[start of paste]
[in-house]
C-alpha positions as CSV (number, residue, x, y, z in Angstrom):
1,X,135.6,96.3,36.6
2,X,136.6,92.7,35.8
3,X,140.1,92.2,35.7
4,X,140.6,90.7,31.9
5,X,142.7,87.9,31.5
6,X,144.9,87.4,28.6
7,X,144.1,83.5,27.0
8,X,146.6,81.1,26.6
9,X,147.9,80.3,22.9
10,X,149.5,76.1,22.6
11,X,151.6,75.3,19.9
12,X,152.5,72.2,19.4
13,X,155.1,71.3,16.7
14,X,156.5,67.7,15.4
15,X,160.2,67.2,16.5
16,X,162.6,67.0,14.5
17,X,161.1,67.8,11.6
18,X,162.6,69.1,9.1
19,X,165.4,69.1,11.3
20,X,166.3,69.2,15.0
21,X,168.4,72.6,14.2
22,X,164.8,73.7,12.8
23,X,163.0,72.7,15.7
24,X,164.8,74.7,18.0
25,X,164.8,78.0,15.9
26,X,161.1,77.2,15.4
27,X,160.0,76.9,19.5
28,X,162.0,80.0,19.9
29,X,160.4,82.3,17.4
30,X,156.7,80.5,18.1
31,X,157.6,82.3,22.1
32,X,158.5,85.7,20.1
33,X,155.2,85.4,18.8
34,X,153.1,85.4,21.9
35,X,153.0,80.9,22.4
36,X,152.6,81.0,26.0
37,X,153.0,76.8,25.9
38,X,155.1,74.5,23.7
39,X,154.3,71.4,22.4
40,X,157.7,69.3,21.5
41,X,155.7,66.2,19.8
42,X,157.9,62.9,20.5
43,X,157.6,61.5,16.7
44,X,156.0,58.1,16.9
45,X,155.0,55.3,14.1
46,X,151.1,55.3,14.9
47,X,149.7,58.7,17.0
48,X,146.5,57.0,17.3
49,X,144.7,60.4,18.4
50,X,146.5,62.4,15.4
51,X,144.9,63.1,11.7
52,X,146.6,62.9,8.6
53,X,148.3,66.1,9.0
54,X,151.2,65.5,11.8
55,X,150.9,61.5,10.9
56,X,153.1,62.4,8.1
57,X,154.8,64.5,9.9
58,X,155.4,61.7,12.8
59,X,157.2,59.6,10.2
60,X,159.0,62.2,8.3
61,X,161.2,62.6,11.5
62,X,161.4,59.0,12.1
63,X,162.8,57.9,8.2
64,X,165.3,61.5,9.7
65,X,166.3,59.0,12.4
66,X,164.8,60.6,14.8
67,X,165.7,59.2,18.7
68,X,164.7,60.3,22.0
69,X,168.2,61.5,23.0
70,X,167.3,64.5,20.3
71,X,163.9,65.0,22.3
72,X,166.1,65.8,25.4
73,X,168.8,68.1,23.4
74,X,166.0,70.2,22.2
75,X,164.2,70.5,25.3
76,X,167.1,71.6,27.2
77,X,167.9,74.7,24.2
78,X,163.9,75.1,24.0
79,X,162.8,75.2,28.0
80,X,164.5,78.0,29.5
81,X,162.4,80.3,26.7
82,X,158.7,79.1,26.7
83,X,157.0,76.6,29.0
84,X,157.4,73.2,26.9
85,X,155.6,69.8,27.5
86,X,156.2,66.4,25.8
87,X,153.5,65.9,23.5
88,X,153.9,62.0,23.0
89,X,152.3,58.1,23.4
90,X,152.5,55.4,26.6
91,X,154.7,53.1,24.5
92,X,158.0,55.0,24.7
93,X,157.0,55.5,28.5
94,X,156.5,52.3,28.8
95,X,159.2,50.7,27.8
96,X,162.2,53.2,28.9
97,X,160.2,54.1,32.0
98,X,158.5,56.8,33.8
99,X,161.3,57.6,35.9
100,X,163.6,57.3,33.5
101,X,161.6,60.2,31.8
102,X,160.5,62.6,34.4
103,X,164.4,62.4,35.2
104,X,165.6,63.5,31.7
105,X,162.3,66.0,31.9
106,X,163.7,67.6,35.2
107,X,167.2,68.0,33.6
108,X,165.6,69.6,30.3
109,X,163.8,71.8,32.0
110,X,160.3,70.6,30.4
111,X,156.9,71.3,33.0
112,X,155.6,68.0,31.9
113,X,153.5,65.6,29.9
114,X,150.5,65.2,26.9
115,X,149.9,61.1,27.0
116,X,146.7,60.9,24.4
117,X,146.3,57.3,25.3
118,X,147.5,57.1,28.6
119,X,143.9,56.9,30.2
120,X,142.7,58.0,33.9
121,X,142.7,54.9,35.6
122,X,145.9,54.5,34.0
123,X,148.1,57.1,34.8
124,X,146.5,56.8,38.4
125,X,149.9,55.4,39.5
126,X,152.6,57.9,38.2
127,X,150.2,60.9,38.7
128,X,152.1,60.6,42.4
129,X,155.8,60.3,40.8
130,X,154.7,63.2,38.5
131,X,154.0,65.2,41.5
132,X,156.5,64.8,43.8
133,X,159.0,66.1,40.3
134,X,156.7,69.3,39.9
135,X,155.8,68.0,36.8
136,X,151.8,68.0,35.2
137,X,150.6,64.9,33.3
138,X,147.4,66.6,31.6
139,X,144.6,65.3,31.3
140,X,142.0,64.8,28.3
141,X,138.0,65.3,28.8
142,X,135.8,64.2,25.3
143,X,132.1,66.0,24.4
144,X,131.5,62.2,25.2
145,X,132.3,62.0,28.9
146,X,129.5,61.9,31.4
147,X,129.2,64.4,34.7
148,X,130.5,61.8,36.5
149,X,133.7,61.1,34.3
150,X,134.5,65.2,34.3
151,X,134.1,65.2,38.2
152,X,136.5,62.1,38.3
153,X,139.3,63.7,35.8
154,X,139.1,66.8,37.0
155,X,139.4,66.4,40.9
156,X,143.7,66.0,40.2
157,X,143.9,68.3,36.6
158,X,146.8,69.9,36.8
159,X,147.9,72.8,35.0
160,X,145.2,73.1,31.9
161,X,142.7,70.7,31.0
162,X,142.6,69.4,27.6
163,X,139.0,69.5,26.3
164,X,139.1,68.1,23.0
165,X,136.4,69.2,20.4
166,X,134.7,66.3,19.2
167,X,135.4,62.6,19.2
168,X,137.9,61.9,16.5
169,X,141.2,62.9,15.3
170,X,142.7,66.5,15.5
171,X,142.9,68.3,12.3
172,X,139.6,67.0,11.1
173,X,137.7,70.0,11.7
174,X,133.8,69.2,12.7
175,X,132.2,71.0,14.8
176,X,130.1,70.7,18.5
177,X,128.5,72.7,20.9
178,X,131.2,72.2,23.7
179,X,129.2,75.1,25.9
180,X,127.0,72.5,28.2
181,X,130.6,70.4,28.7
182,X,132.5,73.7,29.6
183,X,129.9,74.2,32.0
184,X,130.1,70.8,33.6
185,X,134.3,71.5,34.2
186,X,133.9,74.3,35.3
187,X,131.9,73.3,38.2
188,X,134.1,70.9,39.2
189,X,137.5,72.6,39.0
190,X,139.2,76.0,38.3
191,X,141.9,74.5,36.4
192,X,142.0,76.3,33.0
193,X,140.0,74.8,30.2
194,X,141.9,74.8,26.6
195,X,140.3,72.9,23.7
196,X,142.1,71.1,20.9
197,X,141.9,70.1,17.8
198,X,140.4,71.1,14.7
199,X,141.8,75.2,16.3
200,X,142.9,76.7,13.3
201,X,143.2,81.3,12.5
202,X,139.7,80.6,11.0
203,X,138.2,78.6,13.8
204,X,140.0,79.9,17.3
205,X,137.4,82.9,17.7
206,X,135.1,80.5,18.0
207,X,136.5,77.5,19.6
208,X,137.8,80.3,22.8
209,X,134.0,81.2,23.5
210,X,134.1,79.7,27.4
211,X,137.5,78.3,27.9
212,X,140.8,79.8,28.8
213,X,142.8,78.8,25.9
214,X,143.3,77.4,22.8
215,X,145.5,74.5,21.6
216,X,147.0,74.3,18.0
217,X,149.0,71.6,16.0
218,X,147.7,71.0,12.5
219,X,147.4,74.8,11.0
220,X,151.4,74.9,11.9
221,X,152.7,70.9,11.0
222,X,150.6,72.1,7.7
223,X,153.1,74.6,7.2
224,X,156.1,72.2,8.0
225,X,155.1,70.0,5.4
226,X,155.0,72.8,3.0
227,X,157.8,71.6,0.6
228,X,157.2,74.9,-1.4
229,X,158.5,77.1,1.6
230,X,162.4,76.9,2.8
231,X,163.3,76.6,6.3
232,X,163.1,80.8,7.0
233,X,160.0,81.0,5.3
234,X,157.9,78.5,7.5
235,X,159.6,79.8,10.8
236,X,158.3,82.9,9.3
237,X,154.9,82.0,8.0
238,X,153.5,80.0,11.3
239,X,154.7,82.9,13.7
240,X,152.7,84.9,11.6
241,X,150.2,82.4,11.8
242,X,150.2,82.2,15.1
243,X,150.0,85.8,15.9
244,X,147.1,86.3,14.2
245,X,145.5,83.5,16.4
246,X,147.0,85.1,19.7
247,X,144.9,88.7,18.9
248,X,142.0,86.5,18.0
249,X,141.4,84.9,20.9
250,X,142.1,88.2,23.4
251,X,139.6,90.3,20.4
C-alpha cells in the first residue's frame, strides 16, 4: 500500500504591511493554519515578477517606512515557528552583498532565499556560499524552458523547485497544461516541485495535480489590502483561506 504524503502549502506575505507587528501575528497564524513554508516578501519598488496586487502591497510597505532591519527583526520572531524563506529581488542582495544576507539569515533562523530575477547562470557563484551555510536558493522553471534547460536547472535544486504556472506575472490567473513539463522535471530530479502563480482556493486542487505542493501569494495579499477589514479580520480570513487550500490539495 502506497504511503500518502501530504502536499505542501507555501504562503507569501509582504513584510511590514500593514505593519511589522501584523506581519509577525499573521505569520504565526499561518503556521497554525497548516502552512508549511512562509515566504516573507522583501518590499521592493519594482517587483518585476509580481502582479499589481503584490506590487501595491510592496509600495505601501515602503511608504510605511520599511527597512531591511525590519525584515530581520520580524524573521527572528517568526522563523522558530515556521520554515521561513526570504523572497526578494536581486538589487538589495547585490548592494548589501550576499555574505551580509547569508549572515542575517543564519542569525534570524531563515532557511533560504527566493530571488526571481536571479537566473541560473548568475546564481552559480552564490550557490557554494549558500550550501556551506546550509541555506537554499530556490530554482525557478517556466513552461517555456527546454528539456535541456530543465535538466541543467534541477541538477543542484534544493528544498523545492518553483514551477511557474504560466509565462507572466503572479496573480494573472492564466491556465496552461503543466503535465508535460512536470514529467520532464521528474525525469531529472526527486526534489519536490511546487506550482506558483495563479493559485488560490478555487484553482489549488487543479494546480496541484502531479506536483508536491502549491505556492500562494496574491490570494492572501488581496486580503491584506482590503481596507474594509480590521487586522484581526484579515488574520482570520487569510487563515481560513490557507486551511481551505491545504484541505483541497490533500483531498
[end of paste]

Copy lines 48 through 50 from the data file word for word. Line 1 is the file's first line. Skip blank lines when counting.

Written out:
46,X,151.1,55.3,14.9
47,X,149.7,58.7,17.0
48,X,146.5,57.0,17.3